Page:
The future of cities like London

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London, along with the world’s other premier cities, is already competing to build highly interconnected smart environments where people, government and business operate in symbiosis with spectacular improving technologies such as big data, the Internet of Things (IoT), artificial intelligence (AI), robots, drones, autonomous green vehicles, 3D / 4D printing, and renewable energy.

Future smart cities promise to harmonize the benefits of these key disruptive technologies for society and provide a high quality of life by design.

Simultaneously, they also assume that pervasive surveillance and data capture are permissible to city residents.

However, when every sector is being disrupted and all our assumptions are being challenged – it can be hard to develop a clear future vision and strategy – but that’s exactly what we have to do. City governments need to create inclusive processes that inform citizens about the forces shaping the future and then engage the population in dialogue about the kind of future we want to create. 

Smart cities are designed to inform decisions by capturing massive amounts of data about the population and its patterns. This information gathering results in what is called big data, and it is essentially gathered via surveillance.

It is collated from a constantly evolving and expanding IoT - encompassing traffic lights and cameras, pollution sensors, building control systems, and personal devices – all literally feeding giant data stores held in the cloud. The ability to crunch all this data is becoming easier due to rampant growth in the use of devices algorithms, AI, and predictive software.

Singapore is a leading example of a smart city, and is constantly evolving its “city brain,” a backbone of technologies used to help control pollution, monitor traffic, allocate parking, communicate with citizens, and even issue traffic fines.

The behavioral aspect is not to be overlooked. Singapore’s “brain” is attempting to modify human behavior; for example, one system rewards drivers for using recommended mapped routes, and punishes those who do not. Ultimately, Singapore’s planners hope to discourage driving, and guide most commuters to making greater use of public transportation.

The city is planning for 100m “smart objects” including smart traffic lights, lamp posts, sensors, and cameras on its roadways, which will be used to monitor and enforce laws. In the UK, where $634B is earmarked for infrastructure over the next several years, drivers are already saving up to half an hour per day on the M62 smart motorway through the use of congestion management techniques such as dynamic signage, variable speed limits and peak period access to the hard shoulder.

Essentially the Internet of Things ( IoT) means that everything (“things”) - and potentially everyone - will become beacons and data collection devices. Hence, after data, the IoT is the second driving force behind the rise of smart infrastructure; in order for everything from air conditioning to parking meters to function in a smart city, the use of microphones, sensors, voice recognition, etc. must be hooked up to the IoT.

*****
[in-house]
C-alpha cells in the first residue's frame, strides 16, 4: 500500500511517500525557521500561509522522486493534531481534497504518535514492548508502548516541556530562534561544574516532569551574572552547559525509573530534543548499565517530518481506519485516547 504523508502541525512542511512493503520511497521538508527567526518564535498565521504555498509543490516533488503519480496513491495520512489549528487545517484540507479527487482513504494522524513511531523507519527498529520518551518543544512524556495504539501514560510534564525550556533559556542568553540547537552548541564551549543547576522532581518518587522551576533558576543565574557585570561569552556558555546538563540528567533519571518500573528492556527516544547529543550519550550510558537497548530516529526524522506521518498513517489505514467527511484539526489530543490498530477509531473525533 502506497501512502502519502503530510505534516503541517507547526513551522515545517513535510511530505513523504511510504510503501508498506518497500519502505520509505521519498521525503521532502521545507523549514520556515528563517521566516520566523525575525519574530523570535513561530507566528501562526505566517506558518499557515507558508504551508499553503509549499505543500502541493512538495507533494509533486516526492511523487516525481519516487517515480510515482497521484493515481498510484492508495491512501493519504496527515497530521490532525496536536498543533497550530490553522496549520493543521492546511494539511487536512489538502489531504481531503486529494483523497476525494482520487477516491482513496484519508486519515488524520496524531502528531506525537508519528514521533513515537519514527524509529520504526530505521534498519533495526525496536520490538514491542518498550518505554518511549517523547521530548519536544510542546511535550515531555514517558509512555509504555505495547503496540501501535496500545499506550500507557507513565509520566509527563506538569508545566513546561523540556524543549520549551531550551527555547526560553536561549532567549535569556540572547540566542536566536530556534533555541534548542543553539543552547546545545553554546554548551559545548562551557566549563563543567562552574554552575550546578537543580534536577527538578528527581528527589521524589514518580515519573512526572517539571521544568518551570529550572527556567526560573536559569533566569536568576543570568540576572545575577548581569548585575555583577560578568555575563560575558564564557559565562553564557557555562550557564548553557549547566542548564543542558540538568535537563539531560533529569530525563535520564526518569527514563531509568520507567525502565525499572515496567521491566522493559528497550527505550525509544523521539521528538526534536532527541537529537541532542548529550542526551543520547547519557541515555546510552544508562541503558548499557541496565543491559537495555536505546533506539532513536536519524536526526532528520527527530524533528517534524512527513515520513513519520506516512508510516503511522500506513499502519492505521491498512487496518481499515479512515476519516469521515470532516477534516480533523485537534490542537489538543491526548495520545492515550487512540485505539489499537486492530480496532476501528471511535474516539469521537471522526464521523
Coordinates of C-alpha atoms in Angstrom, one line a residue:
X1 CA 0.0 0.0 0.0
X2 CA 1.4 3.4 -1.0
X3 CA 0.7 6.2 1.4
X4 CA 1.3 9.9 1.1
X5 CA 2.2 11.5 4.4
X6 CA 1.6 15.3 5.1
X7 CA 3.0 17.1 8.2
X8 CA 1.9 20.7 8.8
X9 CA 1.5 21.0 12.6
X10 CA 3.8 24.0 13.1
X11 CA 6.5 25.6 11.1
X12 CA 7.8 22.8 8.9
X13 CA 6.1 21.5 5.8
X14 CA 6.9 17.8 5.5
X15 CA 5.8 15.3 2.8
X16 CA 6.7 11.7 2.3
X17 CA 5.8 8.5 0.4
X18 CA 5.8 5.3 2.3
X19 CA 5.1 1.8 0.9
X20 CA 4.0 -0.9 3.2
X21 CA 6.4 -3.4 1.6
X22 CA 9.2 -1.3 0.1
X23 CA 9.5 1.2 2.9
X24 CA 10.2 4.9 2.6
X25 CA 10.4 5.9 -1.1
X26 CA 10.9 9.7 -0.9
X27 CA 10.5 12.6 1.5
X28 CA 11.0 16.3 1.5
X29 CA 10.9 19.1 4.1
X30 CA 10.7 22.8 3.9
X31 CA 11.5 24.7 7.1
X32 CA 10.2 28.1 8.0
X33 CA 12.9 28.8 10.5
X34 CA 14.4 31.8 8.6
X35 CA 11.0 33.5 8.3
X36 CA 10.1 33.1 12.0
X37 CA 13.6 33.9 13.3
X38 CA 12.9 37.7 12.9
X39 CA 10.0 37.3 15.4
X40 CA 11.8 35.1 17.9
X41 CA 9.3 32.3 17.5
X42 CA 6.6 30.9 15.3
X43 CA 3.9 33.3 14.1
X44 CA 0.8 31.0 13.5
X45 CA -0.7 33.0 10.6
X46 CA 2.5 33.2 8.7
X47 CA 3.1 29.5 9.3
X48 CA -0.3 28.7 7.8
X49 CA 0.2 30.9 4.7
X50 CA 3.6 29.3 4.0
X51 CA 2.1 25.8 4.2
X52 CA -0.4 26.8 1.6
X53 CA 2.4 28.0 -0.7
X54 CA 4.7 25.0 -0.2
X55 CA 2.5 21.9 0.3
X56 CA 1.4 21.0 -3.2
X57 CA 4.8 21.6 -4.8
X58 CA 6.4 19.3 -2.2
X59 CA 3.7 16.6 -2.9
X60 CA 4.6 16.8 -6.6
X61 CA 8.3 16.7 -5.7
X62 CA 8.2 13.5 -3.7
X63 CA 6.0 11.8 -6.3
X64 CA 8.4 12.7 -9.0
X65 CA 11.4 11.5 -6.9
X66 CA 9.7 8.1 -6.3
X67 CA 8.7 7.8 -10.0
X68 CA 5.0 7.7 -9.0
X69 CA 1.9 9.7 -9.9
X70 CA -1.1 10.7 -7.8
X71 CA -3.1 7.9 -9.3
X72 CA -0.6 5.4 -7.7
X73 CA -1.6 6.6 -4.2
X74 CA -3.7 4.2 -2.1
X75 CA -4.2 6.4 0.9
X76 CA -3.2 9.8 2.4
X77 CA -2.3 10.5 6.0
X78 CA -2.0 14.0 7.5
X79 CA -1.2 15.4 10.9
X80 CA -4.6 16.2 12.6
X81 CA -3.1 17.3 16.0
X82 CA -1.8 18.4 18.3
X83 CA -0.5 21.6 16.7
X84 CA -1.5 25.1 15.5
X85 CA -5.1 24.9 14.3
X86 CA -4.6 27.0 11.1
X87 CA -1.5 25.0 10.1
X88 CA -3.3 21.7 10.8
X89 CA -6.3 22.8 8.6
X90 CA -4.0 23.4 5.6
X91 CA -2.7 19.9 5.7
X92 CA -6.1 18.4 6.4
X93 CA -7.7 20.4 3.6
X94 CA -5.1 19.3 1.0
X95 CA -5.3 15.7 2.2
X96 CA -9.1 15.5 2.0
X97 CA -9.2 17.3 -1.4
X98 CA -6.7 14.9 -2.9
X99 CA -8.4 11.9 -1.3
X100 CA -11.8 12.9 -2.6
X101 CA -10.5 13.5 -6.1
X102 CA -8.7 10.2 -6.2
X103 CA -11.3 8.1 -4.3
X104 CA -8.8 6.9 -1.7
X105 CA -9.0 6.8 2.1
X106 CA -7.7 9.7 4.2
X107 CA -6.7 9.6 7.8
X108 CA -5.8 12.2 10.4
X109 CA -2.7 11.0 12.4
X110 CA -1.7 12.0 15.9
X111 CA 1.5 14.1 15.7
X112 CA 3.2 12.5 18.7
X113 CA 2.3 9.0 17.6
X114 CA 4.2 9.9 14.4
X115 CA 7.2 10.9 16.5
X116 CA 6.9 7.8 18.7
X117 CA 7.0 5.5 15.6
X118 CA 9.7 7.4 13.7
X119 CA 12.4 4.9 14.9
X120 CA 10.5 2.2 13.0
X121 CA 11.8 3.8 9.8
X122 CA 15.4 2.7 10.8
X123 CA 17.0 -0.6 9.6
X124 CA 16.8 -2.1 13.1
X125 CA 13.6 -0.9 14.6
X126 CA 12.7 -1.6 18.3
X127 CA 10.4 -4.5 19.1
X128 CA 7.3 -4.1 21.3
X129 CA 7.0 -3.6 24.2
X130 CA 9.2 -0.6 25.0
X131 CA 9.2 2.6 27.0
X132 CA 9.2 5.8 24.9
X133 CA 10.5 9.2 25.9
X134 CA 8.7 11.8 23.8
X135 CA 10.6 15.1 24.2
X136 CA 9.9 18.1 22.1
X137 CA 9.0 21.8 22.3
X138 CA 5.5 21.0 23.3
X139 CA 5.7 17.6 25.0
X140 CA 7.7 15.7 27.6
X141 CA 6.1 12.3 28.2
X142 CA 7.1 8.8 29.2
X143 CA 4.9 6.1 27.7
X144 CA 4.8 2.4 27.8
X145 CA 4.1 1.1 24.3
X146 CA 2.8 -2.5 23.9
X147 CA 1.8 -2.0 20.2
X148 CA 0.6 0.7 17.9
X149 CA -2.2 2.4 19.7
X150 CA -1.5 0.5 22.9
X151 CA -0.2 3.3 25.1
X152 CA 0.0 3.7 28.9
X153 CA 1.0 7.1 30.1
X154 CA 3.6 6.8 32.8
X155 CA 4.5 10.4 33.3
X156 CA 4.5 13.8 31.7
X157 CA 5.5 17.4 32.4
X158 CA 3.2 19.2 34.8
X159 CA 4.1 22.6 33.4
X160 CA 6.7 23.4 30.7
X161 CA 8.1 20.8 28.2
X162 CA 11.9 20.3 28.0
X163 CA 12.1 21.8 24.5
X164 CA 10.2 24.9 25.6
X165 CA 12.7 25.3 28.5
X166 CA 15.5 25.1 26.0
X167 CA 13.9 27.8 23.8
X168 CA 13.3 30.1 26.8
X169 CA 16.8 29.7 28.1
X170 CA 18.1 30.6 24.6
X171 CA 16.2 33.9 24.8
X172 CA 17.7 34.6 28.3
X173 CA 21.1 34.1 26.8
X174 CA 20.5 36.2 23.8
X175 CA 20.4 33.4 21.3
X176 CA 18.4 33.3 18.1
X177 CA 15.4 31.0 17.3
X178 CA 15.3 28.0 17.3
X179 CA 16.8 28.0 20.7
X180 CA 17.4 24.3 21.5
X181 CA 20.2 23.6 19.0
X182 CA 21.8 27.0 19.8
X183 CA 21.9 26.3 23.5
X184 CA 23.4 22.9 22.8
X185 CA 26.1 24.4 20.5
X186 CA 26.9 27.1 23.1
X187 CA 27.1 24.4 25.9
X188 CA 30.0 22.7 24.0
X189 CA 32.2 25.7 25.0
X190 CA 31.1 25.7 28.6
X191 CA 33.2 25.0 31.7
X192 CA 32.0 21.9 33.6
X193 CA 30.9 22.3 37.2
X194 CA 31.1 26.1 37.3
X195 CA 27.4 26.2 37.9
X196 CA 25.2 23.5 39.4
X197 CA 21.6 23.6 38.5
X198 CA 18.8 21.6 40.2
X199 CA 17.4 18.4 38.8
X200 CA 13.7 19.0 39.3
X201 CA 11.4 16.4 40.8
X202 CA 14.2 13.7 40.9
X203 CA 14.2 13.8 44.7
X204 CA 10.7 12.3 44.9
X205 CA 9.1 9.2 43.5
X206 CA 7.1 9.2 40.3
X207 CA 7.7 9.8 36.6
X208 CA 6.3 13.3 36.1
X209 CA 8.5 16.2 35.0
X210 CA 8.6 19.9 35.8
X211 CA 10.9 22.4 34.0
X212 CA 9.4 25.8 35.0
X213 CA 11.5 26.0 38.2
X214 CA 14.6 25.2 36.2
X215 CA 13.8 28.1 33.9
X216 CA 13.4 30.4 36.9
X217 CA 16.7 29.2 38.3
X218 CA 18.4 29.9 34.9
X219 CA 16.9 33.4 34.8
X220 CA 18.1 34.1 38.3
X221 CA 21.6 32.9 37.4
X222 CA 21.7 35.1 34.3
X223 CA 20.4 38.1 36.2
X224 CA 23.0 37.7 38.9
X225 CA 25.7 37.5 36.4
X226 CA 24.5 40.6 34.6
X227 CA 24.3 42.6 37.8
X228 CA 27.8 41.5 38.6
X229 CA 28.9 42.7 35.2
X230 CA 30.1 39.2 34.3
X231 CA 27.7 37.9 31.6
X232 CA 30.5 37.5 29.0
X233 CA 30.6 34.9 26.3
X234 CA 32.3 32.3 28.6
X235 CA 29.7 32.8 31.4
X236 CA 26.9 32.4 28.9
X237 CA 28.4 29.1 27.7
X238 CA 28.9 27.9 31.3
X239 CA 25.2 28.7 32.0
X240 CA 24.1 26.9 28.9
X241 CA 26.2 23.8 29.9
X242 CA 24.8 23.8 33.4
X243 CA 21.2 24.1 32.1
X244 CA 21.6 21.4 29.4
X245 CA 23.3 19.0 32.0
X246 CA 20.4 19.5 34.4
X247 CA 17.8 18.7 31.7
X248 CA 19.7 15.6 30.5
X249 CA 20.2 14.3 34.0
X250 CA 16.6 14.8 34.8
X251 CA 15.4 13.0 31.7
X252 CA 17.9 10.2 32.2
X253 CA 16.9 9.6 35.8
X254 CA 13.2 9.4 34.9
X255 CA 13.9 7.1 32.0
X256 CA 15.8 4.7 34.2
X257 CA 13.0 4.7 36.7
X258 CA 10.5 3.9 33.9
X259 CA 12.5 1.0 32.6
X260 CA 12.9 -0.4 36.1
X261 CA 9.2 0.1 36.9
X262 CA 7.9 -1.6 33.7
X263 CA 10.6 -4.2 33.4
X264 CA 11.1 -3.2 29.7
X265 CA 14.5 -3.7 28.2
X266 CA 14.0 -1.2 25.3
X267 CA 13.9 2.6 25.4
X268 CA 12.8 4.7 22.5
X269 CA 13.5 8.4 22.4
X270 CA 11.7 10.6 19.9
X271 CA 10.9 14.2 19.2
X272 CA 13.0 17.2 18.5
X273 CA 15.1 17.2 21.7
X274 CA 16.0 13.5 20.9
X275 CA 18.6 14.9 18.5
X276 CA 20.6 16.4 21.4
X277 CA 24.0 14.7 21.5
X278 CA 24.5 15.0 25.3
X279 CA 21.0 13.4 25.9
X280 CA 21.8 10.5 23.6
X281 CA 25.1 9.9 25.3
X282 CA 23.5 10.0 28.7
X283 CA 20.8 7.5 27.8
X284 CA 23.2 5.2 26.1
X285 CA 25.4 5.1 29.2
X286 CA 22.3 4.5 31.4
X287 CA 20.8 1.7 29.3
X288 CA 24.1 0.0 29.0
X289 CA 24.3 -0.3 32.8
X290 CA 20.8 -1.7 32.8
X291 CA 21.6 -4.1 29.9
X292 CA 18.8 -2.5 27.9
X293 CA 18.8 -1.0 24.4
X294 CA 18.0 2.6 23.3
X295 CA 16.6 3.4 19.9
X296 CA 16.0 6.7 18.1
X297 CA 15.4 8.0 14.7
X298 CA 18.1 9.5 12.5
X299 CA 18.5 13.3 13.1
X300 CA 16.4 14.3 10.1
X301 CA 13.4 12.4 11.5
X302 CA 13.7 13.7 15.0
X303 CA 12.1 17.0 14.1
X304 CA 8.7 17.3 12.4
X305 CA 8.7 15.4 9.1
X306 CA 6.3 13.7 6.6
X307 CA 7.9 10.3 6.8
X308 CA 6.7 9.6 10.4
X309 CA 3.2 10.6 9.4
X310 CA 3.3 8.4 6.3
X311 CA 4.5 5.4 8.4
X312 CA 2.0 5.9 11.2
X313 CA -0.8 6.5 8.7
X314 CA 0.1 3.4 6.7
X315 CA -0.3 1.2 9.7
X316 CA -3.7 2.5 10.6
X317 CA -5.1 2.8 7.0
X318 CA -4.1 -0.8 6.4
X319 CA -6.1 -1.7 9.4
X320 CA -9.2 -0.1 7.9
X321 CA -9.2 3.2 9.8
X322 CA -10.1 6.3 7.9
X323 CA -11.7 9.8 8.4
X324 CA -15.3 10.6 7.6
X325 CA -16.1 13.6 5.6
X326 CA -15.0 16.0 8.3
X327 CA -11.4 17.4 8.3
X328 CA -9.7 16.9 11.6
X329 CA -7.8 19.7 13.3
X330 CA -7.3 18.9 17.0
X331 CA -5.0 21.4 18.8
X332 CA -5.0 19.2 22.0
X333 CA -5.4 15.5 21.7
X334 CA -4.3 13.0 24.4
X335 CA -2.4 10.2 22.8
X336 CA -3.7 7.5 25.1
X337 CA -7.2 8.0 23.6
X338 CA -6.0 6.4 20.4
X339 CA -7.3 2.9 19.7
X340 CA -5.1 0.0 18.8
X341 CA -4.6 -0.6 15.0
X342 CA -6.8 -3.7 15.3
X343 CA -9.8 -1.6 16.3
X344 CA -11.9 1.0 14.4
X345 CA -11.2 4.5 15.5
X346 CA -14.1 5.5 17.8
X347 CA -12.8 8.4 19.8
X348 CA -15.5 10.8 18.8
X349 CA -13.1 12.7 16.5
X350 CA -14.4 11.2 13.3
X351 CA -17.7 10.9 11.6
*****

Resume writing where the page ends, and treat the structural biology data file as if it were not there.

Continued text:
Companies and planners are already beginning to explore the possibilities; a case study from India suggests that light poles along the highways can offer both smart city and connectivity solutions. In addition to helping monitor road conditions, the light poles could be fitted as high-speed data connections.

As cities grow in size and importance to the global economy, it will be increasingly important that they adopt the most innovative and forward-thinking design and sustainability ideas. As a smart infrastructure future unfolds, three important new technologies—big data, the IoT and renewable energy—are working in tandem to transform the day-to-day.

For example, South Korea is planning an entire network of smart roads by 2020, including battery-charging stations for electric vehicles (EVs) as well as infrastructure to handle autonomous vehicles.

All this data and awareness will enable decisions that make the best possible use of space, fuel, energy, water, electricity, and all resources, with an emphasis on sustainability. For example, a clear priority is being able to anticipate big traffic jams and provide alternate routes to save time, fuel, and reduce impact on the city infrastructure itself. Limiting waste is a very logical outcome and benefit of the merging of big data, AI and IoT which feeds into the rise of smart infrastructure.

There is also a new scientific forecasting tool to predict solar weather, which will make the rollout of solar on smart roads (and in homes) a more feasible option. Eventually, with a growing array of such distributed power solutions, a centralized energy distribution grid for UK homes and businesses may not be necessary.

The smart city movement now afoot has the potential to transform the organization of people and physical objects in a way that transcends urban development as we know it. The shift to smart infrastructure is not simply fashionable or aspirational; in many ways, it appears to be a critical enabler of the future sustainability of cities. It can be argued that the future of human life on the planet rests on a smooth transition to cities that are more efficient, less wasteful, and more conscious of the impacts of the individual upon the greater good.

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